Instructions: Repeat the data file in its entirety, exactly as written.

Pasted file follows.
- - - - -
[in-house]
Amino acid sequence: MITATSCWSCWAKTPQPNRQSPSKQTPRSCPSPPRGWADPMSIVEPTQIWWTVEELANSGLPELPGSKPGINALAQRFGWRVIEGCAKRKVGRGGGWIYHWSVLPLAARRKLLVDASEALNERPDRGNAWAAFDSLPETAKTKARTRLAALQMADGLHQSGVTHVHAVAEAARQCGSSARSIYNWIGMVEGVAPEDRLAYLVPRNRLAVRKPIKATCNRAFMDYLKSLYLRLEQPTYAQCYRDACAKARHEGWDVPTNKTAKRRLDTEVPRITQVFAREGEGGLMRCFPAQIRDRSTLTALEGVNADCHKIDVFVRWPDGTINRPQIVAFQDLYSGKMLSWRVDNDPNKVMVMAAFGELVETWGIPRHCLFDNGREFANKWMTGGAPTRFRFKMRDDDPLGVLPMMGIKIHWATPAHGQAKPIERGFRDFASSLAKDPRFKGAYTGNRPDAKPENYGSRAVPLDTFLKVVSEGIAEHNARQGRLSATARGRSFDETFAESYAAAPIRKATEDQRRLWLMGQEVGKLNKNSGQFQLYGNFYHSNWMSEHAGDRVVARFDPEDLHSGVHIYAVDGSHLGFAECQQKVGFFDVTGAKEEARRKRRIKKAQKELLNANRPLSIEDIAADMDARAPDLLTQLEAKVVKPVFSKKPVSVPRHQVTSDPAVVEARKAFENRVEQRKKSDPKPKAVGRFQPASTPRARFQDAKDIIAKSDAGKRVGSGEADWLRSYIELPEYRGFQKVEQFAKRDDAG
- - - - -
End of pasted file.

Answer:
[in-house]
Amino acid sequence: MITATSCWSCWAKTPQPNRQSPSKQTPRSCPSPPRGWADPMSIVEPTQIWWTVEELANSGLPELPGSKPGINALAQRFGWRVIEGCAKRKVGRGGGWIYHWSVLPLAARRKLLVDASEALNERPDRGNAWAAFDSLPETAKTKARTRLAALQMADGLHQSGVTHVHAVAEAARQCGSSARSIYNWIGMVEGVAPEDRLAYLVPRNRLAVRKPIKATCNRAFMDYLKSLYLRLEQPTYAQCYRDACAKARHEGWDVPTNKTAKRRLDTEVPRITQVFAREGEGGLMRCFPAQIRDRSTLTALEGVNADCHKIDVFVRWPDGTINRPQIVAFQDLYSGKMLSWRVDNDPNKVMVMAAFGELVETWGIPRHCLFDNGREFANKWMTGGAPTRFRFKMRDDDPLGVLPMMGIKIHWATPAHGQAKPIERGFRDFASSLAKDPRFKGAYTGNRPDAKPENYGSRAVPLDTFLKVVSEGIAEHNARQGRLSATARGRSFDETFAESYAAAPIRKATEDQRRLWLMGQEVGKLNKNSGQFQLYGNFYHSNWMSEHAGDRVVARFDPEDLHSGVHIYAVDGSHLGFAECQQKVGFFDVTGAKEEARRKRRIKKAQKELLNANRPLSIEDIAADMDARAPDLLTQLEAKVVKPVFSKKPVSVPRHQVTSDPAVVEARKAFENRVEQRKKSDPKPKAVGRFQPASTPRARFQDAKDIIAKSDAGKRVGSGEADWLRSYIELPEYRGFQKVEQFAKRDDAG